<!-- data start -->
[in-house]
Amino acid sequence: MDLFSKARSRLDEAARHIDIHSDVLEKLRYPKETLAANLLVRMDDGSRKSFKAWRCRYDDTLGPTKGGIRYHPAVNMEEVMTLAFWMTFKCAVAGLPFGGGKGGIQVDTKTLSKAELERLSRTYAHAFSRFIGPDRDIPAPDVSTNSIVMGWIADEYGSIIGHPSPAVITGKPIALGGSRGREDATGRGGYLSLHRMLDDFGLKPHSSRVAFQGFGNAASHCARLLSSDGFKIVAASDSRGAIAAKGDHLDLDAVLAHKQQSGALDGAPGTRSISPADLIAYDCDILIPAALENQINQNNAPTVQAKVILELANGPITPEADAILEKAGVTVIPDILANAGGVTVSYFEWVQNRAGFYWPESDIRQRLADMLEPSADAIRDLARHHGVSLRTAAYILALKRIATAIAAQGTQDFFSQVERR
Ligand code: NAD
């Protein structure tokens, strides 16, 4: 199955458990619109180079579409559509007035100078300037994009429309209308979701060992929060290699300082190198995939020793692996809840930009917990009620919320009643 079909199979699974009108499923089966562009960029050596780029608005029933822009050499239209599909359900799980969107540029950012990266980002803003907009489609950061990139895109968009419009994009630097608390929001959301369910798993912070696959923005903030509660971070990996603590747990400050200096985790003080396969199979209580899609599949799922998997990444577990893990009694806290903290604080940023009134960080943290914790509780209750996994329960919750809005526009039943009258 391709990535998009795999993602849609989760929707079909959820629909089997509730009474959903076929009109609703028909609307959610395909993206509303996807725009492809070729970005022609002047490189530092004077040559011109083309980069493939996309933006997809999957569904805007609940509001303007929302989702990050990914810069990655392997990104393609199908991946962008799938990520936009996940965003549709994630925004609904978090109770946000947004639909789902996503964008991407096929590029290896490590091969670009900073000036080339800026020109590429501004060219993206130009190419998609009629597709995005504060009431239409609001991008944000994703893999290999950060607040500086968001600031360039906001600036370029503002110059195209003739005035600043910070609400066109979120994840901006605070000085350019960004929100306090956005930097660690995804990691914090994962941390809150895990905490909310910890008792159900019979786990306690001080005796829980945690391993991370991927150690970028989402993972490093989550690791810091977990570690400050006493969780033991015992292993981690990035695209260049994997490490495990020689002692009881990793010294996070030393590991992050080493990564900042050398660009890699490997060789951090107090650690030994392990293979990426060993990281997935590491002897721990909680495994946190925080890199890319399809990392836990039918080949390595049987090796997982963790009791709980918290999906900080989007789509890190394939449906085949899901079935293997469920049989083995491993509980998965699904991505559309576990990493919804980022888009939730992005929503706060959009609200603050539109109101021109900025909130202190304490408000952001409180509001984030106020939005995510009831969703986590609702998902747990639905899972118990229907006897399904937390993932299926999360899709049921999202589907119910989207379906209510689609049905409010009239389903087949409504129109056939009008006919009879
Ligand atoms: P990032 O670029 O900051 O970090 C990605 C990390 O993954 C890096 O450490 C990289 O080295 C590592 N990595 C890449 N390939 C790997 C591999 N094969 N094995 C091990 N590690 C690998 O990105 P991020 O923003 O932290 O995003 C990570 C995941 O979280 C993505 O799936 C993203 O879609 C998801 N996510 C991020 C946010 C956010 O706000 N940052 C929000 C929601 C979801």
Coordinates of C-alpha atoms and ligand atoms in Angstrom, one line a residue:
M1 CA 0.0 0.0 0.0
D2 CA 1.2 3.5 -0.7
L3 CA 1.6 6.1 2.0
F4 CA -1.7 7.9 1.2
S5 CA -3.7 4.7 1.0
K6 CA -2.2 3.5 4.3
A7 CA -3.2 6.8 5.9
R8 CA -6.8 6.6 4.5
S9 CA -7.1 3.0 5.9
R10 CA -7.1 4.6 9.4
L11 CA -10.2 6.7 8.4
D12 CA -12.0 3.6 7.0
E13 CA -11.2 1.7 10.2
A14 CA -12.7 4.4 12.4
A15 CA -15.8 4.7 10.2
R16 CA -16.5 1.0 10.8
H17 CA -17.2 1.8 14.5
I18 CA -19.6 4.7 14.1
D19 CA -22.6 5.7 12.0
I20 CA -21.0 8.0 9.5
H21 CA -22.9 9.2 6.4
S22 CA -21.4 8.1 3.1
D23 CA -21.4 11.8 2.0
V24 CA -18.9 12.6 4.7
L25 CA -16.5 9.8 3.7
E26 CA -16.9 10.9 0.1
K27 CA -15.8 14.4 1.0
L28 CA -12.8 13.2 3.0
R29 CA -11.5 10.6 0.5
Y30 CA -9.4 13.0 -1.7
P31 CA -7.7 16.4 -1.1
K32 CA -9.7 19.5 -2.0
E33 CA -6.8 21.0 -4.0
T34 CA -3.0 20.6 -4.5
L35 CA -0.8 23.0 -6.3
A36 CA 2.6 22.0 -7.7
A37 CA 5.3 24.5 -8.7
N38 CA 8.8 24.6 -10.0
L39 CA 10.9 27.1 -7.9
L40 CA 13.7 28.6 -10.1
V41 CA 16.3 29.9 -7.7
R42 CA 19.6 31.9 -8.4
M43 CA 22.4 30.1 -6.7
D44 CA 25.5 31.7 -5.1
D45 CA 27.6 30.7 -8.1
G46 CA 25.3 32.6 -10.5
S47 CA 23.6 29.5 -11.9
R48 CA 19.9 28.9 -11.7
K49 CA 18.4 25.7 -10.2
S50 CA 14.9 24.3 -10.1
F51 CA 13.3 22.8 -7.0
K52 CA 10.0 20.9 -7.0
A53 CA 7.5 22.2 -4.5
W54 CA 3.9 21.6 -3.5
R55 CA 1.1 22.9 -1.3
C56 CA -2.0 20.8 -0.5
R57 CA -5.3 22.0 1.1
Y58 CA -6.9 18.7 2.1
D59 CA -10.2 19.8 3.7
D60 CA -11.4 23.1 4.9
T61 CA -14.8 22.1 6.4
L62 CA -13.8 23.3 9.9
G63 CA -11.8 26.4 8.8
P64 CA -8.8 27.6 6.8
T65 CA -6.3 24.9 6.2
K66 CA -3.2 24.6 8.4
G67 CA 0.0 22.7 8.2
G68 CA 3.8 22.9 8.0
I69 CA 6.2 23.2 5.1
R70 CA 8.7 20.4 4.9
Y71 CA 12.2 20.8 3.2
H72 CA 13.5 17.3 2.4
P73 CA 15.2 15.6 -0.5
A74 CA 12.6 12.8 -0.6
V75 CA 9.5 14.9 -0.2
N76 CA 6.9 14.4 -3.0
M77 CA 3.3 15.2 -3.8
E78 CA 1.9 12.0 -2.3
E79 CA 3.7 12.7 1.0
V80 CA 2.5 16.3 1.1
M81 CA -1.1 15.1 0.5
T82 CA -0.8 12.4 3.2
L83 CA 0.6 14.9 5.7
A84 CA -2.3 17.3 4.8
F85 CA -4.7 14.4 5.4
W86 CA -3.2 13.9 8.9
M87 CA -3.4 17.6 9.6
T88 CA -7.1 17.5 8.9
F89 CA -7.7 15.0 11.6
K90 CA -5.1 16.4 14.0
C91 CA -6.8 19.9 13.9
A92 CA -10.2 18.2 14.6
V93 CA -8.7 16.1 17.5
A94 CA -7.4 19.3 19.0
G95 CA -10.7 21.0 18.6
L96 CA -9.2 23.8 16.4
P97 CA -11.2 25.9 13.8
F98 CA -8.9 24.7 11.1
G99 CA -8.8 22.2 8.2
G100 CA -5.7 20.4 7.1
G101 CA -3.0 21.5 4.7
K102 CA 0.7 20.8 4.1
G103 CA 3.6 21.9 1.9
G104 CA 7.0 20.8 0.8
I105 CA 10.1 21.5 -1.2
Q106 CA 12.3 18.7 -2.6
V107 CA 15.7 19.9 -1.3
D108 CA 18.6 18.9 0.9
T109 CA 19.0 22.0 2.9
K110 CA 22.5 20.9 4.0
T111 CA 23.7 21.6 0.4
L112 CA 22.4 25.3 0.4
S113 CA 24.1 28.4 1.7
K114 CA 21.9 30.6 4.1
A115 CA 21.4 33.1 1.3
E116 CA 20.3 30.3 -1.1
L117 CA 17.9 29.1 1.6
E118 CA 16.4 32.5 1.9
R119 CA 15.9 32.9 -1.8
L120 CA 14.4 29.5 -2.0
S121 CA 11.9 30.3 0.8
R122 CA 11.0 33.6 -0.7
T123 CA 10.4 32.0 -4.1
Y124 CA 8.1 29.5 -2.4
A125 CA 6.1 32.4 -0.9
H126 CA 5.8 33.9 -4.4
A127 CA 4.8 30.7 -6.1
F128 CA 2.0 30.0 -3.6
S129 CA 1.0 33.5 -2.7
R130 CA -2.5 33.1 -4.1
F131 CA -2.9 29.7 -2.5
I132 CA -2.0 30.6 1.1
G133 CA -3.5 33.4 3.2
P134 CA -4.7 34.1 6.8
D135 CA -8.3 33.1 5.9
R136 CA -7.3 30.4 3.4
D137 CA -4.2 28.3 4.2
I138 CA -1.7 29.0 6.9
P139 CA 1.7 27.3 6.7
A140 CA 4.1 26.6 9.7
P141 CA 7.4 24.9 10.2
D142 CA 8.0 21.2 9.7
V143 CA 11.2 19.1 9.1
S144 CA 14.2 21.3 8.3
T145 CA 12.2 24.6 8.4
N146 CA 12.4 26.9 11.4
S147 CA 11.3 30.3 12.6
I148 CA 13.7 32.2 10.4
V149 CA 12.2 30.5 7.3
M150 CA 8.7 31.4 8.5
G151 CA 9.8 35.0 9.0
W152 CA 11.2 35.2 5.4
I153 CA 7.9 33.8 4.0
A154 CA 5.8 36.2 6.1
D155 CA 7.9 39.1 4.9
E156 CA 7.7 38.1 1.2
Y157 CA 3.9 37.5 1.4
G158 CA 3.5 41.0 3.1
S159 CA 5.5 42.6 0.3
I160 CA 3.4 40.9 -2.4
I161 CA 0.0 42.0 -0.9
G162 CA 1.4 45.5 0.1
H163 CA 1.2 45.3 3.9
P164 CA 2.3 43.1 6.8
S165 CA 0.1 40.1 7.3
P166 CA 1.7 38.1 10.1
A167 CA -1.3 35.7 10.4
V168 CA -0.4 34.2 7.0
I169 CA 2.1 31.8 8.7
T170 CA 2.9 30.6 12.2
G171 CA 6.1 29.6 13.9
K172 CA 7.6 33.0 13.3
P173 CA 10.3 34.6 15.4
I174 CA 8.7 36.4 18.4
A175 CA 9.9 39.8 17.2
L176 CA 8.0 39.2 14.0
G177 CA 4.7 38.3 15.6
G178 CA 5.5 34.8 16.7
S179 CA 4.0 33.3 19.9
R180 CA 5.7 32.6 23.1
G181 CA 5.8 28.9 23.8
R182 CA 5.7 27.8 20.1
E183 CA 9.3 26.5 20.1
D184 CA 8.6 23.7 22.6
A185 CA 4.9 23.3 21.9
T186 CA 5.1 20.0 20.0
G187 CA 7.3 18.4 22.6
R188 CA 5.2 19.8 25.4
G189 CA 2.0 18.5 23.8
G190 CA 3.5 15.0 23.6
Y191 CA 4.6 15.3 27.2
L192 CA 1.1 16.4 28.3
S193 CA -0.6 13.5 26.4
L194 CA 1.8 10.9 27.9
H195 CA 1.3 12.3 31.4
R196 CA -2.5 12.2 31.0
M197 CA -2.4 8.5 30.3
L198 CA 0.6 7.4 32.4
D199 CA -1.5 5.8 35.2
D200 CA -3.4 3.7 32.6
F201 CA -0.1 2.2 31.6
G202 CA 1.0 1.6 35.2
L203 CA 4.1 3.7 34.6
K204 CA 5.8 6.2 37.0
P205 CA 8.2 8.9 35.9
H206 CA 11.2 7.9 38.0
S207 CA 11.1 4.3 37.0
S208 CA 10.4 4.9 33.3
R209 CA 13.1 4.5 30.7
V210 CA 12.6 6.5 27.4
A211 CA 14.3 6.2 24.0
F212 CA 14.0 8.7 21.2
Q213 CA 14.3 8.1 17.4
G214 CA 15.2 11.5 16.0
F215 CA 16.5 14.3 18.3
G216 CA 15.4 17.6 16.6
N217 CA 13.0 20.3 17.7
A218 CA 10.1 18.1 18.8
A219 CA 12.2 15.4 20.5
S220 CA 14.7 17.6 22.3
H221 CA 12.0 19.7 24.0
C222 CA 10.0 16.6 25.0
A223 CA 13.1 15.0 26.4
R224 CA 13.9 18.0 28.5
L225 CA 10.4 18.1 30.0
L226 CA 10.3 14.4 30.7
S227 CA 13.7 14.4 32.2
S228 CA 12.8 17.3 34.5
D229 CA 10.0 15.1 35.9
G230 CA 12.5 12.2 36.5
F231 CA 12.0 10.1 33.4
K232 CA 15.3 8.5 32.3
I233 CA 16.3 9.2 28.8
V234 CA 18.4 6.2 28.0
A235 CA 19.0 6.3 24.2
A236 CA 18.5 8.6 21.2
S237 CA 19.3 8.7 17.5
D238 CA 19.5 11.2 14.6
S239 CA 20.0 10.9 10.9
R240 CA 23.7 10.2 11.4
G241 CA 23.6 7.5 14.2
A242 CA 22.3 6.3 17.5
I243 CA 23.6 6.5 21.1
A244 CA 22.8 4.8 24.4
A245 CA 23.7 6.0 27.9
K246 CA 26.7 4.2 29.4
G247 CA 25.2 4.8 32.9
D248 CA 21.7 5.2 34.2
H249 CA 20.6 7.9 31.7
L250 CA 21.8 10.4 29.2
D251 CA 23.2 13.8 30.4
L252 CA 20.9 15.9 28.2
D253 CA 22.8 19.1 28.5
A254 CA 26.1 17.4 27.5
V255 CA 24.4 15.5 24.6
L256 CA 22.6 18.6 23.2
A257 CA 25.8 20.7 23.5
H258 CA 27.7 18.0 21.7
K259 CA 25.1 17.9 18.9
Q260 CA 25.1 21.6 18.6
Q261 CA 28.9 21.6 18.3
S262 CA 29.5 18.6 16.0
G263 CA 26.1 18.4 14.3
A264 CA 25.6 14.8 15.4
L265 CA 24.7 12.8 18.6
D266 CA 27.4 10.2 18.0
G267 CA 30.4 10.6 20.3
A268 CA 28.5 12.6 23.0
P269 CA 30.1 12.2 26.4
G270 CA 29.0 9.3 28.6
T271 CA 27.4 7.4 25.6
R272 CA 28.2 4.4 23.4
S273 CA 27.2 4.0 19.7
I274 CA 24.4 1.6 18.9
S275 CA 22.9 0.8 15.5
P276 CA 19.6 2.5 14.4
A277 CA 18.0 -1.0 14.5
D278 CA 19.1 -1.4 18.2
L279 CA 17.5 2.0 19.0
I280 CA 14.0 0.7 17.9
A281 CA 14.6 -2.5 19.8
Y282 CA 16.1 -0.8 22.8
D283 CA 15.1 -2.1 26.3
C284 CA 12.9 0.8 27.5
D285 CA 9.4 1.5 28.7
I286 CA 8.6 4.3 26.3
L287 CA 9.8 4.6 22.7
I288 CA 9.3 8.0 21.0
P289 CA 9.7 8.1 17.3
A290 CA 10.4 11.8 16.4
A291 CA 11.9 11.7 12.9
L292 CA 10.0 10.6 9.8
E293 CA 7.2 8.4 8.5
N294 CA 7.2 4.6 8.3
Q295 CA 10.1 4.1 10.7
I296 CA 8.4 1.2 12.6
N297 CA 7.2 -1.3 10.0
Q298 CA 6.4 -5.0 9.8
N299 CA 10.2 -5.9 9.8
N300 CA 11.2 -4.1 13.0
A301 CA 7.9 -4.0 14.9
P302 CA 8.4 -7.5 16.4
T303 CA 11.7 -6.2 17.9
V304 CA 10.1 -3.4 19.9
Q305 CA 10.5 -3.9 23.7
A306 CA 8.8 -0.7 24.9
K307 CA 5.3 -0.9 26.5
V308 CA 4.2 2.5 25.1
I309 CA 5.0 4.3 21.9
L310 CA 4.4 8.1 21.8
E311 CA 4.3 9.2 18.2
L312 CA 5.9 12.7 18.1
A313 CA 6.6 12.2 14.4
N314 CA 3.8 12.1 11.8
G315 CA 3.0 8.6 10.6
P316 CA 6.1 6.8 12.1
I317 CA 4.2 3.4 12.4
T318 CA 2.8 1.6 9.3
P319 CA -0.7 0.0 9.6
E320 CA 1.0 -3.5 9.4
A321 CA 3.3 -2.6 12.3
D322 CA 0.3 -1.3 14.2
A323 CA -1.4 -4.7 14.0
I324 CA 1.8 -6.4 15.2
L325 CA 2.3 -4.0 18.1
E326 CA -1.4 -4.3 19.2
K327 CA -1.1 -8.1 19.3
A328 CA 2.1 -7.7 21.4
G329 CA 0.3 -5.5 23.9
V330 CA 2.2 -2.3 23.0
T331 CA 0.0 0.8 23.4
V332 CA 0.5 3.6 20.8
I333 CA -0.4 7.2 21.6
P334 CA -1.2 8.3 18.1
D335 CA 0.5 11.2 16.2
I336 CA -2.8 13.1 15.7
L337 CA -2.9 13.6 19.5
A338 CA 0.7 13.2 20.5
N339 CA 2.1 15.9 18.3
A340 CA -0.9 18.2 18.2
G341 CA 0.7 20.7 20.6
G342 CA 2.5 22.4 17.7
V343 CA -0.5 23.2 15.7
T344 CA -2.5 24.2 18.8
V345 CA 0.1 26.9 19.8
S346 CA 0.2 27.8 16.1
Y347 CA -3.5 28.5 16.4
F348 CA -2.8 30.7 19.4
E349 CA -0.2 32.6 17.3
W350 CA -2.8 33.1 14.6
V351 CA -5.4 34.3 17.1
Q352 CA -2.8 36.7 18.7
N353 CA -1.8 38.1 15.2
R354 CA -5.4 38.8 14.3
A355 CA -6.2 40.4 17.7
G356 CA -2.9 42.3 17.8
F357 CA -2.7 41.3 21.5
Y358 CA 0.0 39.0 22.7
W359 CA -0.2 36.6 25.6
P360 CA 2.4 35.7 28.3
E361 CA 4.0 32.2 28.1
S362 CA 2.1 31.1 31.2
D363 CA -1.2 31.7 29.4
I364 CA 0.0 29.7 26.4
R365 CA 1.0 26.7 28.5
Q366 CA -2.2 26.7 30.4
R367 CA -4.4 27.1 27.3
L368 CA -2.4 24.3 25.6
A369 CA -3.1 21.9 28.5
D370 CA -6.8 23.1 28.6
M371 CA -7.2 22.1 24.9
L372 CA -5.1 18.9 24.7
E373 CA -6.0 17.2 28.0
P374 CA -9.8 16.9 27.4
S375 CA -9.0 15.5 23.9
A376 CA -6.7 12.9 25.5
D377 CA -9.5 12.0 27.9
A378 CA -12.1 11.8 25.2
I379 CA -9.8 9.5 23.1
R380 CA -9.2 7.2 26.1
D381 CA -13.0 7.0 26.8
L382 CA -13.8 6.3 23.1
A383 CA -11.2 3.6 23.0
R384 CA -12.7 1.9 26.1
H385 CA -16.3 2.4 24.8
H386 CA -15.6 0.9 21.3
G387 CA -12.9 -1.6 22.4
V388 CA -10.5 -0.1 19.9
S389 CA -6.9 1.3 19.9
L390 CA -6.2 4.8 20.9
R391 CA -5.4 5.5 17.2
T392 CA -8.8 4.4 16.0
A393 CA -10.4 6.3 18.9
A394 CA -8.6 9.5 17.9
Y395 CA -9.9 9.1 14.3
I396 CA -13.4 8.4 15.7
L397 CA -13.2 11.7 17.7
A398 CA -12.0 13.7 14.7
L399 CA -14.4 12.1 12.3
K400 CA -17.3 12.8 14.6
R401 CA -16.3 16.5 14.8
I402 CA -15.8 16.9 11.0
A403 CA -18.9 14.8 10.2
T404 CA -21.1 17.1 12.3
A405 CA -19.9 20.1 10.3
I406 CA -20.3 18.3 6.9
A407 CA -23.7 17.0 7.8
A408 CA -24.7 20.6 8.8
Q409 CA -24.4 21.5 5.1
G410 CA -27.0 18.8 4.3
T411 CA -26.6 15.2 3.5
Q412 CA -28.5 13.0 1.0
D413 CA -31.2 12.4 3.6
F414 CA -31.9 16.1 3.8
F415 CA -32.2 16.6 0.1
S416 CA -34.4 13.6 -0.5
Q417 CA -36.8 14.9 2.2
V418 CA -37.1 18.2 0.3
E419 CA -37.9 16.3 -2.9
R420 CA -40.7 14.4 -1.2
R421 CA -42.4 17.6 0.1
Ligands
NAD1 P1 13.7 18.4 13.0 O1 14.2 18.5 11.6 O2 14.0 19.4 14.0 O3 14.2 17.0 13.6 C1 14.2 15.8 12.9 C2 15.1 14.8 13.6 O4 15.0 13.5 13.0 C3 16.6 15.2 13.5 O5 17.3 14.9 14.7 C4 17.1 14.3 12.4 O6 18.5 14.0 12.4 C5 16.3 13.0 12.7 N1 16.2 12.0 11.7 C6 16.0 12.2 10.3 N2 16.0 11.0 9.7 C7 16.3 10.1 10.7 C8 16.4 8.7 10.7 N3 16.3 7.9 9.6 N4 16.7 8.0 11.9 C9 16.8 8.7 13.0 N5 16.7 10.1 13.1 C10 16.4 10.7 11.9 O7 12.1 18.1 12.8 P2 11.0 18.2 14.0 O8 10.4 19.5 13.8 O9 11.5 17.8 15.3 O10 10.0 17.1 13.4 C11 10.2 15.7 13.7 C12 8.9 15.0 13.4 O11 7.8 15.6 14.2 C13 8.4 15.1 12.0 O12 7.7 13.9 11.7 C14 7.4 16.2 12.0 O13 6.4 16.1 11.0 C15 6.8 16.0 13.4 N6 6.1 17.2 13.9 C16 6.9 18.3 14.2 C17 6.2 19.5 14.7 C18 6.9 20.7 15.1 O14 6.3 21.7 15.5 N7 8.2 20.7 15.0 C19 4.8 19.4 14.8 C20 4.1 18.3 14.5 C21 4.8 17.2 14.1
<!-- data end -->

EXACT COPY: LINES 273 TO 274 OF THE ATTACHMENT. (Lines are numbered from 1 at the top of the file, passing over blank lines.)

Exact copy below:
G267 CA 30.4 10.6 20.3
A268 CA 28.5 12.6 23.0